New developments in the scientific argument for releasing  Folbigg

During and after the 2019 judicial inquiry into Ms Folbigg’s innocence, headlines labelling her a “convicted baby killer” sprang up once more. This time, the denotation was thrown around despite the inquiry hearing evidence of molecular autopsies that discovered the CALM2 G114R gene in Sarah, Laura and Ms Folbigg. Because of the development with ClinVar that that mutation is an official cause of death for infants.

The research behind the development Infanticide vs. inherited cardiac arrhythmias was headed up by world-leading expert in genetics and cardiac arrhythmias, Professor Peter Schwartz, along with Professor Michael Toft-Overgaard, Professor Carola Vinuesa and a team of 24 scientists across multiple labs in several countries. The research, which has been published in the prestigious Oxford University Journal, EP Europace, prompted the petition supporting Ms Folbigg’s release.

“The genomic revolution heralds a new era for the assessment of recurring familial sudden deaths of infants and children, an era that reasserts the presumption of innocence for tragically unlucky families,” the world-leading experts concluded.

At the time of the inquiry, the mutation was described as “likely pathogenic”, which Ms Rego explained is a “way to describe how causative of disease the mutation is likely to be”. Likely pathogenic, according to the American College of Medical Genetics and Genomic criteria, gives a 90 to 95 per cent likelihood that the mutation could cause disease. With this research, it has been moved up to “pathogenic”.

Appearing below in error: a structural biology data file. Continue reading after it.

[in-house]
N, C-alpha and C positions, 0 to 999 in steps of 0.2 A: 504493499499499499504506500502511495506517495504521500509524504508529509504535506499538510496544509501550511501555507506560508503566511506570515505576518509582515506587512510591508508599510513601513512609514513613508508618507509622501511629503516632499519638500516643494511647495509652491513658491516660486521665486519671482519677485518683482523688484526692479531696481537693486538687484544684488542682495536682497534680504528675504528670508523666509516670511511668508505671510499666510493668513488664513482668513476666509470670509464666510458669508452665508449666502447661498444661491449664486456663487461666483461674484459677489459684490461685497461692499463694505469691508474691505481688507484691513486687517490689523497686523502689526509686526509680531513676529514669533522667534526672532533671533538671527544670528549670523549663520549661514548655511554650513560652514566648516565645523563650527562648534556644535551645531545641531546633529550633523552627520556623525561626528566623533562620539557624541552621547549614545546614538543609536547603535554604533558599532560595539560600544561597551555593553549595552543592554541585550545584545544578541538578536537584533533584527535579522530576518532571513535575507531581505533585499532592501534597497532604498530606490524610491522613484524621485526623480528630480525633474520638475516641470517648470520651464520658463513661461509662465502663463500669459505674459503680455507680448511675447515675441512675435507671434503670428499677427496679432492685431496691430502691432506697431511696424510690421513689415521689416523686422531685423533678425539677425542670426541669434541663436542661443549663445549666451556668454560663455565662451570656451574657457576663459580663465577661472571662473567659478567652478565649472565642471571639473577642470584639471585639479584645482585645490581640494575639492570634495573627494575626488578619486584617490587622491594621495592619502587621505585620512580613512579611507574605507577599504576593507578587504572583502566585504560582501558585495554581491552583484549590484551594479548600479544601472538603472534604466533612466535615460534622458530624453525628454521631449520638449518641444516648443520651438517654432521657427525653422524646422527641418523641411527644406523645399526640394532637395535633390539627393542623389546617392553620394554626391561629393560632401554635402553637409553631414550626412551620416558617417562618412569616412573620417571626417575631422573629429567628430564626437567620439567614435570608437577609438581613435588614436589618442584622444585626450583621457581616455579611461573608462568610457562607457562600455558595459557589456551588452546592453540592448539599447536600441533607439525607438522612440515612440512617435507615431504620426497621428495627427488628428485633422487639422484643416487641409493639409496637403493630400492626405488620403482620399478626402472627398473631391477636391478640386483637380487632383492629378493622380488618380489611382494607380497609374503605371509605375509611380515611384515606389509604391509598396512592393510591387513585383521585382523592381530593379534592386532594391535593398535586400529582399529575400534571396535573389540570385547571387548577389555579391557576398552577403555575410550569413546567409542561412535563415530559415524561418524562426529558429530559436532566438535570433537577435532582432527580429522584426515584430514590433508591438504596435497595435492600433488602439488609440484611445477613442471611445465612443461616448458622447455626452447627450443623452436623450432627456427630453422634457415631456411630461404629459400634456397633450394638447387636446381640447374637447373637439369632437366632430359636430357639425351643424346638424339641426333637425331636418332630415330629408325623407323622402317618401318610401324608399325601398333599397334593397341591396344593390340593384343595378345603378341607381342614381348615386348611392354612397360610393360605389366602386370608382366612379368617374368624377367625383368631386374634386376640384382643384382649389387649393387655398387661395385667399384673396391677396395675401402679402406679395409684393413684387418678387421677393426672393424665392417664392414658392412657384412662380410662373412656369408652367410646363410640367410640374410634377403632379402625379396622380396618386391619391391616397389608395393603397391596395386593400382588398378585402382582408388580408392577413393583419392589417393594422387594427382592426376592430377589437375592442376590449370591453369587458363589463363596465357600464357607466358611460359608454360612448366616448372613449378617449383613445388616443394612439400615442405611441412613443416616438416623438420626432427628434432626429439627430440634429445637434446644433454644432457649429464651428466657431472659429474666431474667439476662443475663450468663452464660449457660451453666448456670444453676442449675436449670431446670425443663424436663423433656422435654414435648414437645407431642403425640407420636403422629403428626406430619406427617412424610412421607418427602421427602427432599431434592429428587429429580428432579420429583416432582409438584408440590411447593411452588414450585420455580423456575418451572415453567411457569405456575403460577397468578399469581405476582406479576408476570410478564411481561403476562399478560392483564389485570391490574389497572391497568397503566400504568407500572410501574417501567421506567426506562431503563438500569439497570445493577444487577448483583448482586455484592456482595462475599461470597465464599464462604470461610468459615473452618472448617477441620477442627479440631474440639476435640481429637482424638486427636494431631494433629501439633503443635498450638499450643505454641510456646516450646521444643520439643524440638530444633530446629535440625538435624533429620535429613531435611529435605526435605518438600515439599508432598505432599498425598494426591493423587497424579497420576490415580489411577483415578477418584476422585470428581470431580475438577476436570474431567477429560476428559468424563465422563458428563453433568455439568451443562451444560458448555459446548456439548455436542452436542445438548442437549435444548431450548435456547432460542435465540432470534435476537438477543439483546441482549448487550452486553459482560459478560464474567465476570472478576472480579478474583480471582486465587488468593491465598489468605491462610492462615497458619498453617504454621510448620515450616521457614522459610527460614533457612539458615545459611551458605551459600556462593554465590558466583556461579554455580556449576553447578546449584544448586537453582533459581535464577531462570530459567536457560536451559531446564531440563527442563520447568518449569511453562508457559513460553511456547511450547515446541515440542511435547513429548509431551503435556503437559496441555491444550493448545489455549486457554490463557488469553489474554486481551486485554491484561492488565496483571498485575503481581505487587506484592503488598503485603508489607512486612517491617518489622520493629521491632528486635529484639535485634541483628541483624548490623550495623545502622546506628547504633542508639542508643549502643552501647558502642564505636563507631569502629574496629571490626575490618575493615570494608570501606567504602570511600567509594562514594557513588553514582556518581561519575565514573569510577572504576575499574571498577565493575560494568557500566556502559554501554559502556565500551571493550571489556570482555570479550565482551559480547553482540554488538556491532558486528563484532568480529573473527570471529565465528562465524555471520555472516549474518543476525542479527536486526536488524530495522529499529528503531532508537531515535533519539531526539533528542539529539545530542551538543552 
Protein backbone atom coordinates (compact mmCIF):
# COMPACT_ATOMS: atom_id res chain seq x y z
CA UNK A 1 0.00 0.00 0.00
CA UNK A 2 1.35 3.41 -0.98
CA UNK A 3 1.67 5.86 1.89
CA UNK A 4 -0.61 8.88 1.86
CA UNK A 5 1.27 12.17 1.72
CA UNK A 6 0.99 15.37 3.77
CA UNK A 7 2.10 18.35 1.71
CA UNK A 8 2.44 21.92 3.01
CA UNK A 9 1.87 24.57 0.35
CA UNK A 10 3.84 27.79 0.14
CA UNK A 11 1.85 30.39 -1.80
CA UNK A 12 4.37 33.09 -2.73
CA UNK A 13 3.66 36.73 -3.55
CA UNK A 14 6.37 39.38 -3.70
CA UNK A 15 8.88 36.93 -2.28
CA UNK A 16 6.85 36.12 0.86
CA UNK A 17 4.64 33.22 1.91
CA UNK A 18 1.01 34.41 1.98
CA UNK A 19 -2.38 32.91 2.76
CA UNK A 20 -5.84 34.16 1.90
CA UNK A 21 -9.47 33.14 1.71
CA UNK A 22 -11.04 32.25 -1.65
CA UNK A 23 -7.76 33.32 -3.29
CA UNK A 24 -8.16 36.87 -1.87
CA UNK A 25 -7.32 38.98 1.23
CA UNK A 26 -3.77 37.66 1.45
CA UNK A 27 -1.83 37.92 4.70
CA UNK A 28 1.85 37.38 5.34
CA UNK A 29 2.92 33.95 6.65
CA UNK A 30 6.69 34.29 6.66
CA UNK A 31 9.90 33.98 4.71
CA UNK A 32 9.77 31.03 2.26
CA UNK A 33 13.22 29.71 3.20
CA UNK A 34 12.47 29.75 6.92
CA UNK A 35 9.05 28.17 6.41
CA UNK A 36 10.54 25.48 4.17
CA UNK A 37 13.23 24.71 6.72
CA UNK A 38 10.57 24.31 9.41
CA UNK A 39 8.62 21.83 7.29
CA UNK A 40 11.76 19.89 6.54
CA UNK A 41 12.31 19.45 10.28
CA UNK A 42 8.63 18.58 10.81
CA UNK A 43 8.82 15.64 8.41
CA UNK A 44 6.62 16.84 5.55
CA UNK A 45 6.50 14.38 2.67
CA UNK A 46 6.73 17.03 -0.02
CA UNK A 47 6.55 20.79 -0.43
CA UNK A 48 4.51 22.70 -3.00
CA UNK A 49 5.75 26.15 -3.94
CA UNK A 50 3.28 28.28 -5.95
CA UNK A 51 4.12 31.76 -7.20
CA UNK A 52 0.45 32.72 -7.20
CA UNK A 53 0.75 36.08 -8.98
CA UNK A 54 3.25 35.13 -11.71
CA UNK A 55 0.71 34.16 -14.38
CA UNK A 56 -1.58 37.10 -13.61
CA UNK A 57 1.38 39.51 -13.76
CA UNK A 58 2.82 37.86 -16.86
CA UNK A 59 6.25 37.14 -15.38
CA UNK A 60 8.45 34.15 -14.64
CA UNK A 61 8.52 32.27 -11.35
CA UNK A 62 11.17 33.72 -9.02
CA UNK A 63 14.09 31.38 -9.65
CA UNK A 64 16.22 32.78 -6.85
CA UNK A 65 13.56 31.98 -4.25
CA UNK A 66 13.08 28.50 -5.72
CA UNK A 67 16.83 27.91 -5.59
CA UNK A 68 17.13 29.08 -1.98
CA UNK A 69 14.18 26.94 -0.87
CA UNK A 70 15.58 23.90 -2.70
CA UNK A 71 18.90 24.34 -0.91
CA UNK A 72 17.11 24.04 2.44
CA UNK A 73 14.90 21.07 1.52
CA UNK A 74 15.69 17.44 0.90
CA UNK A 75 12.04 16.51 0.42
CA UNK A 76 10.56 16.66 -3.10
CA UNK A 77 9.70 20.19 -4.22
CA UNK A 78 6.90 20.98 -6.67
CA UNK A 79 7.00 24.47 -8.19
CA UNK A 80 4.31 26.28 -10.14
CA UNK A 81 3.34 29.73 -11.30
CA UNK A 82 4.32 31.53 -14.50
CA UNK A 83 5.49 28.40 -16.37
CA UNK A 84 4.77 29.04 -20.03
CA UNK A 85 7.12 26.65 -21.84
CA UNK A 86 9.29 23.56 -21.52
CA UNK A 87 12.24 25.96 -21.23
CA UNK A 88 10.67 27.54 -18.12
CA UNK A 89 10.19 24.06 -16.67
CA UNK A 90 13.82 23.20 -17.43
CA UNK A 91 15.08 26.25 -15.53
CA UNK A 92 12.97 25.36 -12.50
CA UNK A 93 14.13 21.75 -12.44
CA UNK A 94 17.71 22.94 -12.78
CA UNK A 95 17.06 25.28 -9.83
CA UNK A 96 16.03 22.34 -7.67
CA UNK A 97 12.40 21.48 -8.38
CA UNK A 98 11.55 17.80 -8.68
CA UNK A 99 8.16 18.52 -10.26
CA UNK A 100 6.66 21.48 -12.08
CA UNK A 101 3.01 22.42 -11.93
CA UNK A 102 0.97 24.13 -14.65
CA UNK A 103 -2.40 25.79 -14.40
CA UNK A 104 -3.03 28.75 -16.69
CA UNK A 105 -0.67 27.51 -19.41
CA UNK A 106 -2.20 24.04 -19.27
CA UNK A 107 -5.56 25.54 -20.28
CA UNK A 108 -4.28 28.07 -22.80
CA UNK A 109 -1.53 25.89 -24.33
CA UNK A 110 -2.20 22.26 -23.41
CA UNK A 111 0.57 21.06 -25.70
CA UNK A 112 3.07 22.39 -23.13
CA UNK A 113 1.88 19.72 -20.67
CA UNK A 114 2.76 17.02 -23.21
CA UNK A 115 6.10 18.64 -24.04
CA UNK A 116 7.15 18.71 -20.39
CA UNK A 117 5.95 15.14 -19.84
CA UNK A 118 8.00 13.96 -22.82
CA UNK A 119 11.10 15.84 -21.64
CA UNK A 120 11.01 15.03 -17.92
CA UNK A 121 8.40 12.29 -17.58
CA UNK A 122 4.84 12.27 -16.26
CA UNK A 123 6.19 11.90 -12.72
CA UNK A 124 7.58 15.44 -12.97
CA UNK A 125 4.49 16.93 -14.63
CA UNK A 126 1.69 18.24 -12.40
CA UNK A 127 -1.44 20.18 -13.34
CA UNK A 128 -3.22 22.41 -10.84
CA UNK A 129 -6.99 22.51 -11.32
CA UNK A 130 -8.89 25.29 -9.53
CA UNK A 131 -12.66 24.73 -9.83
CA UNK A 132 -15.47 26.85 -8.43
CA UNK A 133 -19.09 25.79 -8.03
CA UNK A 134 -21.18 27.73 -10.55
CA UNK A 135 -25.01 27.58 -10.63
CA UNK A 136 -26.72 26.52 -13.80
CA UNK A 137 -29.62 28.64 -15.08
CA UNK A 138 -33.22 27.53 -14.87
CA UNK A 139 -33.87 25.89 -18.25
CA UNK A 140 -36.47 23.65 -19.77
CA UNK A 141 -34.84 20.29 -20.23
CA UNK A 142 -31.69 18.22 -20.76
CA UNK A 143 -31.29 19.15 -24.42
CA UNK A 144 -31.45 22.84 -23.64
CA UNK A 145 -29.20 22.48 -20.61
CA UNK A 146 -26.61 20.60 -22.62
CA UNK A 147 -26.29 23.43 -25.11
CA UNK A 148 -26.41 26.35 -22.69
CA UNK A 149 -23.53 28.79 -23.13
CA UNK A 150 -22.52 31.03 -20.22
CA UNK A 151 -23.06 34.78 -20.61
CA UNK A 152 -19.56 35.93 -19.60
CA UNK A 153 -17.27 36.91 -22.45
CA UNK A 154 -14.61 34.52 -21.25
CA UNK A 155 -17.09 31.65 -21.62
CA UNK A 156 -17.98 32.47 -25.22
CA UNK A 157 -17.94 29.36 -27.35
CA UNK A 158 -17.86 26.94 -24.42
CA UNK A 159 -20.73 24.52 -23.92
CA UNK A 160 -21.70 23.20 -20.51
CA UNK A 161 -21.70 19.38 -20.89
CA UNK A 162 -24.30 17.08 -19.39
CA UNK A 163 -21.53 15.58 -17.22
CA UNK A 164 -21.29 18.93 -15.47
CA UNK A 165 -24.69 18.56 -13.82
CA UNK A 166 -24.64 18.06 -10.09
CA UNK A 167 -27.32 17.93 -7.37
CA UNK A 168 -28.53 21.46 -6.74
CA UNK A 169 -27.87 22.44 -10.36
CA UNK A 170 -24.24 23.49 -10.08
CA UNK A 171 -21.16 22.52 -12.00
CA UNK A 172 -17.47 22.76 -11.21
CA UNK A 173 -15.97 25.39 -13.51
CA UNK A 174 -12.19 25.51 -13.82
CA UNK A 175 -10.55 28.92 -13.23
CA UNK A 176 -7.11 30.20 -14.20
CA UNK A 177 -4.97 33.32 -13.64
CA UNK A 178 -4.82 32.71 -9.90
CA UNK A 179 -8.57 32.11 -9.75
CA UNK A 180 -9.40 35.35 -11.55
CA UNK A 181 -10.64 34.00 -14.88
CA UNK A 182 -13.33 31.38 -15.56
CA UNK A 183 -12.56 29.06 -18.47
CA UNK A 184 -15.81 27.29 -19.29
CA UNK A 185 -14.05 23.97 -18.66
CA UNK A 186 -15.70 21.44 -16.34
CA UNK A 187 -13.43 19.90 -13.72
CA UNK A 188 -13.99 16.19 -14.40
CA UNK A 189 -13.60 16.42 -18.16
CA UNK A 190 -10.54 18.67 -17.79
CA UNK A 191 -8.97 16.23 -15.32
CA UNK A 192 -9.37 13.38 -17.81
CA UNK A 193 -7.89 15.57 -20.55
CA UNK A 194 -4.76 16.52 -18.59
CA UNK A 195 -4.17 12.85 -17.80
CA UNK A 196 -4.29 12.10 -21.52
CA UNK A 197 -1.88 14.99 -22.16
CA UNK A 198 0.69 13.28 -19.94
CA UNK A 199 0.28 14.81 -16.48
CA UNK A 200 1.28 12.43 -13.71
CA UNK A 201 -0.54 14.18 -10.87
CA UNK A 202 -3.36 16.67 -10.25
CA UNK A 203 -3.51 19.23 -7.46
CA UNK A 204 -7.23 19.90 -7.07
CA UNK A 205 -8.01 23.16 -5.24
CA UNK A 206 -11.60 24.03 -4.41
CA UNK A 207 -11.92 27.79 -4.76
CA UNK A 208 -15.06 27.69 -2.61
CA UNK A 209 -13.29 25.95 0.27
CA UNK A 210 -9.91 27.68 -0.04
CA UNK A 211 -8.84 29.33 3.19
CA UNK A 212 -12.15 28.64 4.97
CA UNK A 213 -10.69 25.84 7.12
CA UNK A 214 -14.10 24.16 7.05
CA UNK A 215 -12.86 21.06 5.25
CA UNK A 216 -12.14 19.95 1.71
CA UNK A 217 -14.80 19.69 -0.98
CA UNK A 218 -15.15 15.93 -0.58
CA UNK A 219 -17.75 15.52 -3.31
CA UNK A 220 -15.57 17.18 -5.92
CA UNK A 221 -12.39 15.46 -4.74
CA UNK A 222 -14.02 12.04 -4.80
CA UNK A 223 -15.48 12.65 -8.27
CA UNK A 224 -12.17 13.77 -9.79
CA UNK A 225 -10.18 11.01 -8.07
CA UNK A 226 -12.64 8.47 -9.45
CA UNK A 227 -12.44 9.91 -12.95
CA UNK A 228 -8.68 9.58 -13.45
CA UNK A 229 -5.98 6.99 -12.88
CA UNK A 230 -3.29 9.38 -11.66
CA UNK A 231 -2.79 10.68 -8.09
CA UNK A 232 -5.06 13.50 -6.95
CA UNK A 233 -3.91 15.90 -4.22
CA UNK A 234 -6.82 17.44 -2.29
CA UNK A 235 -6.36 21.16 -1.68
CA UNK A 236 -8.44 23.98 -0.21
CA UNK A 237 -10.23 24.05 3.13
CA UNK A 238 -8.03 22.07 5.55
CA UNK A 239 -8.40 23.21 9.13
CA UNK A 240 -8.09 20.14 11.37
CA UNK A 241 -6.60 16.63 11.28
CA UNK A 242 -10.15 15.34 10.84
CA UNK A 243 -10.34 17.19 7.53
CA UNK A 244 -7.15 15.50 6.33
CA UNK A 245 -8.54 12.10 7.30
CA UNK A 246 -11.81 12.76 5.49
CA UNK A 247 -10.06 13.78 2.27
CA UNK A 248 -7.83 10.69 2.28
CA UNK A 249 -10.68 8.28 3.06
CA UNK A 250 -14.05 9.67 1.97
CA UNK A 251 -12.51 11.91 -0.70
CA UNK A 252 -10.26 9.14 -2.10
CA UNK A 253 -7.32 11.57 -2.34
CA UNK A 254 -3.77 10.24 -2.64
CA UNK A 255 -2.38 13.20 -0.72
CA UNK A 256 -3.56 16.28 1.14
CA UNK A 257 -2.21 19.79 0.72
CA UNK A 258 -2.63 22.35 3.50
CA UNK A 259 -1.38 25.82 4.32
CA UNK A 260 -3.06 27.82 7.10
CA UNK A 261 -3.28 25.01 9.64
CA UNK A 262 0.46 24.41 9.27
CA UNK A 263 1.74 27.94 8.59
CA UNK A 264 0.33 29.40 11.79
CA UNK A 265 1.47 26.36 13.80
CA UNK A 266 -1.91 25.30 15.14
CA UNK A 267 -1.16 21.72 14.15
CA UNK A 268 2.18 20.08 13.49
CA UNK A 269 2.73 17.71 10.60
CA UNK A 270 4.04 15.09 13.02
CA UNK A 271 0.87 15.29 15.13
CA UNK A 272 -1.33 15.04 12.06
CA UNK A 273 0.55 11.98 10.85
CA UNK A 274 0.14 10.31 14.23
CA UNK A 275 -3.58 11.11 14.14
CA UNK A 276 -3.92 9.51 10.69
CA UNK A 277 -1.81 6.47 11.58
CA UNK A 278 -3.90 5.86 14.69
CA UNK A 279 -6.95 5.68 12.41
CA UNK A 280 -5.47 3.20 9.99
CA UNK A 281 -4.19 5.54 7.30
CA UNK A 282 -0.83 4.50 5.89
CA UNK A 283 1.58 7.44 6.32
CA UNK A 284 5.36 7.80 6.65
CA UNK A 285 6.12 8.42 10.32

Extraordinarily, the upgraded classification to pathogenic gives a 95 to 100 per cent certainty that the mutation could cause disease, meaning that clinical geneticists and genetic counsellors are able to use this to guide their treatment of patients who have this mutation and prevent deaths very similar to that of Sarah and Laura’s.

Ms Rego stresses here that there has never been any evidence of smothering in Ms Folbigg’s children, including in her two sons Patrick and Caleb, who were found to possibly possess a separate rare genetic variant in the BSN gene – although further research will be needed. The conviction in 2003, Ms Rego added, very much hinged on speculation from the prosecution, high emotions from the jury and private diary entries – but now, hard, scientific evidence debunks all those original arguments.

“Obviously, the jury were persuaded in at least the case of Patrick, Sarah and Laura that Ms Folbigg killed them, but this was based on no evidence of smothering and evidence only of natural causes. It’s perplexing to me that a jury would find a person guilty when there actually isn’t any evidence of murder and only natural causes of death given by forensic pathologists,” Ms Rego said, adding that in that sense, “it can be reasonable to conclude that speculation played a role” in the conviction.

“I think it’s safe to say, had the jury known about all the things we know now, it would have found her not guilty and wondered why she was ever charged.”

Discrediting the prosecution’s arguments against Kathleen Folbigg